Bahrain says ‘terrorist cell’ broken up

Announcement comes after clashes between protesters and police following funeral of teenager killed in demonstration.

Bahraini authorities say they have broken up a “terrorist cell”, just hours after police fired tear gas and clashed with hundreds of stone-throwing anti-government protesters following the funeral of a teenager killed during an earlier demonstration.

Authorities said on Sunday that they had arrested eight members of an alleged “terrorist cell”. A statement on the interior ministry’s website said the suspected network received training and financial support from Iran, Iraq and Lebanon

Security services “have, with the help of a brotherly country, arrested the members of a terrorist cell made up of eight Bahraini elements”, state news agency BNA quoted Sheikh Rashid bin Abdullah Al Khalifa, the interior minister, as saying.

Witnesses said that some of the hundreds of opposition demonstrators also threw petrol bombs at police during Saturday’s confrontation near the capital, Manama.

The security forces blocked access to Hussein al-Jaziri’s funeral in the village of Daih, firing tear gas and stun grenades to disperse dozens of people trying to push their way through.

Jaziri, 16, died on Thursday after being shot in the stomach by security forces, according to Al-Wefaq, the main opposition bloc.

‘Preventive detention’

BNA reported late on Friday that two police officers had been placed in “preventive detention” in connection with Jaziri’s death.

After the burial, which witnesses said was attended by thousands of people, a crowd of protesters tried to march on “Pearl Square” in Manama, the focus of the February-March 2011 uprising.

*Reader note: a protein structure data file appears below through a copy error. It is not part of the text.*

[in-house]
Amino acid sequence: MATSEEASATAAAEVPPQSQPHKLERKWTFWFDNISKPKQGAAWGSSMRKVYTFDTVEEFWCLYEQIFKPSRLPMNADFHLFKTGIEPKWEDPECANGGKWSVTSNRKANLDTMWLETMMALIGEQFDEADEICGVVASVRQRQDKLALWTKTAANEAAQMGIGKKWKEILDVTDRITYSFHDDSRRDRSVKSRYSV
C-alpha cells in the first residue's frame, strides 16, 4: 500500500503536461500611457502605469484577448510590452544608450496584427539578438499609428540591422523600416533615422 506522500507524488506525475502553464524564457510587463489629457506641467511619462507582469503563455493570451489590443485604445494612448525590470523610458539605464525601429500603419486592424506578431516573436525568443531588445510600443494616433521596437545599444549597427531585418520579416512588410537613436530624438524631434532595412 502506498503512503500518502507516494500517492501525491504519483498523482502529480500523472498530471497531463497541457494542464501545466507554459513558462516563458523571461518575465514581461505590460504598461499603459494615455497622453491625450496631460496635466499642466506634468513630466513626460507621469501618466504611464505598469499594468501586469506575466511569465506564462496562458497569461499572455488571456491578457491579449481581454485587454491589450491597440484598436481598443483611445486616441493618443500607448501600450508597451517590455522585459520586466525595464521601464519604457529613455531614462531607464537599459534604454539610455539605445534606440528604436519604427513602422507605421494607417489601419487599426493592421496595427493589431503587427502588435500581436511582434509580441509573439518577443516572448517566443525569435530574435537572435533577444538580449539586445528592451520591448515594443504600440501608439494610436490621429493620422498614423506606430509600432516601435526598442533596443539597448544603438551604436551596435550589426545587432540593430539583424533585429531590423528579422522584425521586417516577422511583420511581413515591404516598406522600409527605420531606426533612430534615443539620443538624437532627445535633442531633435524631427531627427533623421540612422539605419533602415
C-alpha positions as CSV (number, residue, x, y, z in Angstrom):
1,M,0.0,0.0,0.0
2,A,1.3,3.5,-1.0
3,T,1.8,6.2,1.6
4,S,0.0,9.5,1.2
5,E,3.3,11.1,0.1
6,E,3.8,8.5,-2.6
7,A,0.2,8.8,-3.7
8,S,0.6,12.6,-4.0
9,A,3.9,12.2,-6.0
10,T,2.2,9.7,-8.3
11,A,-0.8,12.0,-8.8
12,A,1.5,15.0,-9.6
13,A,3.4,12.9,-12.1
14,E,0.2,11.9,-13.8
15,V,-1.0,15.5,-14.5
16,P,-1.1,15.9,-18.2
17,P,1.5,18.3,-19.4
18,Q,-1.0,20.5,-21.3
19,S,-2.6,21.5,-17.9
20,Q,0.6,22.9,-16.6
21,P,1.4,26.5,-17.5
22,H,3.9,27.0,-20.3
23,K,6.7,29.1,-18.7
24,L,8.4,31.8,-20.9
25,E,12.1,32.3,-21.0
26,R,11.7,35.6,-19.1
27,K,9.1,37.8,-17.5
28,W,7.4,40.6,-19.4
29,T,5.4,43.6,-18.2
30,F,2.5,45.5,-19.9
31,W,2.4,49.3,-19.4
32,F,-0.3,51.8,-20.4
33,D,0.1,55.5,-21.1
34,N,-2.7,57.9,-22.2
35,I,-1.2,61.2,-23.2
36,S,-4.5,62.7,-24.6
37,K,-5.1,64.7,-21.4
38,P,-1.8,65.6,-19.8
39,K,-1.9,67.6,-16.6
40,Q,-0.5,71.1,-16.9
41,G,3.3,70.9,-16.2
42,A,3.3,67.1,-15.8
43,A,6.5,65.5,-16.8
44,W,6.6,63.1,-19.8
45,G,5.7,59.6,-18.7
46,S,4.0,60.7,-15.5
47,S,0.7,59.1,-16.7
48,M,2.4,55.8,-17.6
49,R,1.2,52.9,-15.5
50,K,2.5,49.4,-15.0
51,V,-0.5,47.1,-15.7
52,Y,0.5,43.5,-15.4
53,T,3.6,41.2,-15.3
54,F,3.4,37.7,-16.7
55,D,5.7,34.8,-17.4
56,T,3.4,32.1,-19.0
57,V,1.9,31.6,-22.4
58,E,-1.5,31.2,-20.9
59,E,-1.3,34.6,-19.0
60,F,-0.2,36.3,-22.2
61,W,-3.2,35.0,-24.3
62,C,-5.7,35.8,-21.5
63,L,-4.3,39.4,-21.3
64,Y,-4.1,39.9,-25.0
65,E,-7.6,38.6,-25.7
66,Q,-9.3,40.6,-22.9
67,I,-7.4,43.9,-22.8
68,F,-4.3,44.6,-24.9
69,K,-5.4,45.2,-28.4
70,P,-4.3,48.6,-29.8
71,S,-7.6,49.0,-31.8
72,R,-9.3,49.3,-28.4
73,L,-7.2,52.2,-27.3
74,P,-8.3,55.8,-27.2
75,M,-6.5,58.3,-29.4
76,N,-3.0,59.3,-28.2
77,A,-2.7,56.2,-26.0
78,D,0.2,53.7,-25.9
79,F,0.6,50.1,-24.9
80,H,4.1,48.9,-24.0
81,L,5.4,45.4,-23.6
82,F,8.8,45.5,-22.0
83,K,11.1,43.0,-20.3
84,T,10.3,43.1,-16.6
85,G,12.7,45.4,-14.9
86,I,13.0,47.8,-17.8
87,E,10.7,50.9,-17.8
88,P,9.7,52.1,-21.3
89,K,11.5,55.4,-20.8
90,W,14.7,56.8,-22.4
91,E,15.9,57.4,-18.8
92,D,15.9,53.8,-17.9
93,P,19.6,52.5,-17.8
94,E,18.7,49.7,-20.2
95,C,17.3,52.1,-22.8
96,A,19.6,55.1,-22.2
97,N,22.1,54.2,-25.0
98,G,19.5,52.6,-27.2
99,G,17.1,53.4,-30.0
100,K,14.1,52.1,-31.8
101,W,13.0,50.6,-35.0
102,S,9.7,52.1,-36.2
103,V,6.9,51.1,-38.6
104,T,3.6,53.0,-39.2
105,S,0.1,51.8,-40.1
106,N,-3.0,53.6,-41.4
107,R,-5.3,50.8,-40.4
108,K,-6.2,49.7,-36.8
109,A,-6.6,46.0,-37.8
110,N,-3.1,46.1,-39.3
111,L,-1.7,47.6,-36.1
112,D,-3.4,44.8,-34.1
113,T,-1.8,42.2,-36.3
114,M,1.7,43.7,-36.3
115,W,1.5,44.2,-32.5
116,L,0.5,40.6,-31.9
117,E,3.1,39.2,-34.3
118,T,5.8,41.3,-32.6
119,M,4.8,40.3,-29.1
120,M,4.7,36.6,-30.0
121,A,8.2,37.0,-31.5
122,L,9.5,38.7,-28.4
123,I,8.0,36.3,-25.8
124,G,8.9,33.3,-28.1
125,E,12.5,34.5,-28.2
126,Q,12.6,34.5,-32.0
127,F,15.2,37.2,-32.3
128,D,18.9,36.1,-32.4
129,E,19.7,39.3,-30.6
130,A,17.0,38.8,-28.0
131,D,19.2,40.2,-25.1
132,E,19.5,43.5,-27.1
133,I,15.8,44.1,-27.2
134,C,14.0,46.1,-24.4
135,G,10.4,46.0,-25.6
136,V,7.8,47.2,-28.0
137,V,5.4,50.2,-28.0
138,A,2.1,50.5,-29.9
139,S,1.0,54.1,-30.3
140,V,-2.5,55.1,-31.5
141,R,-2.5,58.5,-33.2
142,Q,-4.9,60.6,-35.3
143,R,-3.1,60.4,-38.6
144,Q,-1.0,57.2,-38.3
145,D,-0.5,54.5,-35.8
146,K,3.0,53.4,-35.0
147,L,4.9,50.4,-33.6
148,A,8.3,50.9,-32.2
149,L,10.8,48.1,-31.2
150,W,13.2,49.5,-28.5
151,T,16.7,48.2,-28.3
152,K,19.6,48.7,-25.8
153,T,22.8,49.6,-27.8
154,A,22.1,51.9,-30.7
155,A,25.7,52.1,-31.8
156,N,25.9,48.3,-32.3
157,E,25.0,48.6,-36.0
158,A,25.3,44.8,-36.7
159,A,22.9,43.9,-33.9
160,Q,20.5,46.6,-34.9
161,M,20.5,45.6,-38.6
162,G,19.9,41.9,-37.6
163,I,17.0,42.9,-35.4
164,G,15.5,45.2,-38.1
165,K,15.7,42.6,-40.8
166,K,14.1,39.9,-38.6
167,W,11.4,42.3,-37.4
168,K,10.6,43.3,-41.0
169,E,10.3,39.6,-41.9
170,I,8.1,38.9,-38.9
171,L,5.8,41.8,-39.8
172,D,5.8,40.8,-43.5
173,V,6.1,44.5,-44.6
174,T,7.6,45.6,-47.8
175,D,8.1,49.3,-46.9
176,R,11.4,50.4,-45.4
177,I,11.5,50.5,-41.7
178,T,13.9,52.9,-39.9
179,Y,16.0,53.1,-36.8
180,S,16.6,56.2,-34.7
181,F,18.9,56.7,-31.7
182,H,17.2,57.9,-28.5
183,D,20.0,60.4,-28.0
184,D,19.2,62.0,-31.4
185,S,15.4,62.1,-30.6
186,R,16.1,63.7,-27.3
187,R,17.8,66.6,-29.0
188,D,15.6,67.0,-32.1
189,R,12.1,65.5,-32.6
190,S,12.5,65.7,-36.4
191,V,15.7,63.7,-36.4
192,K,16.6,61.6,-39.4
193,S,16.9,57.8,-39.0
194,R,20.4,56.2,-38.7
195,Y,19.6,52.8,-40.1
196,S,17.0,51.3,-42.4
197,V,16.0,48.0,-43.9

Witnesses said several people were injured when police fired tear gas to disperse them. One was seriously wounded when hit by buckshot fired by security forces, Al-Wefaq said on Twitter.

The violence was the latest in a series of skirmishes between anti-government protesters and police since Thursday, when opposition activists commemorated the second anniversary of a pro-democracy revolt in the Gulf island country.

The protest movement, led by the country’s majority Shia community, has been demanding an end to the monarchy’s domination of the government and full powers for the parliament.

The opposition says that at least 80 people have died since unrest began in February 2011, while the government puts that figure at 35.

Volatile situation

The situation in Bahrain remains volatile, and at least two people – a policeman and the teenager buried on Saturday – have been killed since the latest protests this week.

Authorities say that at least 75 policemen have been injured in the latest violence.

Shia Muslim villages that ring Manama are the scene of almost daily clashes between youths and police.

The next round of a political dialogue process initiated by the government was scheduled to begin on Sunday, but there was no word from either the government or opposition as to whether the discussions would go ahead in the wake of the latest violence.

Earlier on Saturday, four police officers were shot and wounded in the village of Karzakan, the  interior ministry said.

It also said that a two kilogram bomb had been found on a busy causeway linking Bahrain to Saudi Arabia on Thursday.

The bomb had been defused and did not explode, authorities said.

Source: News Agencies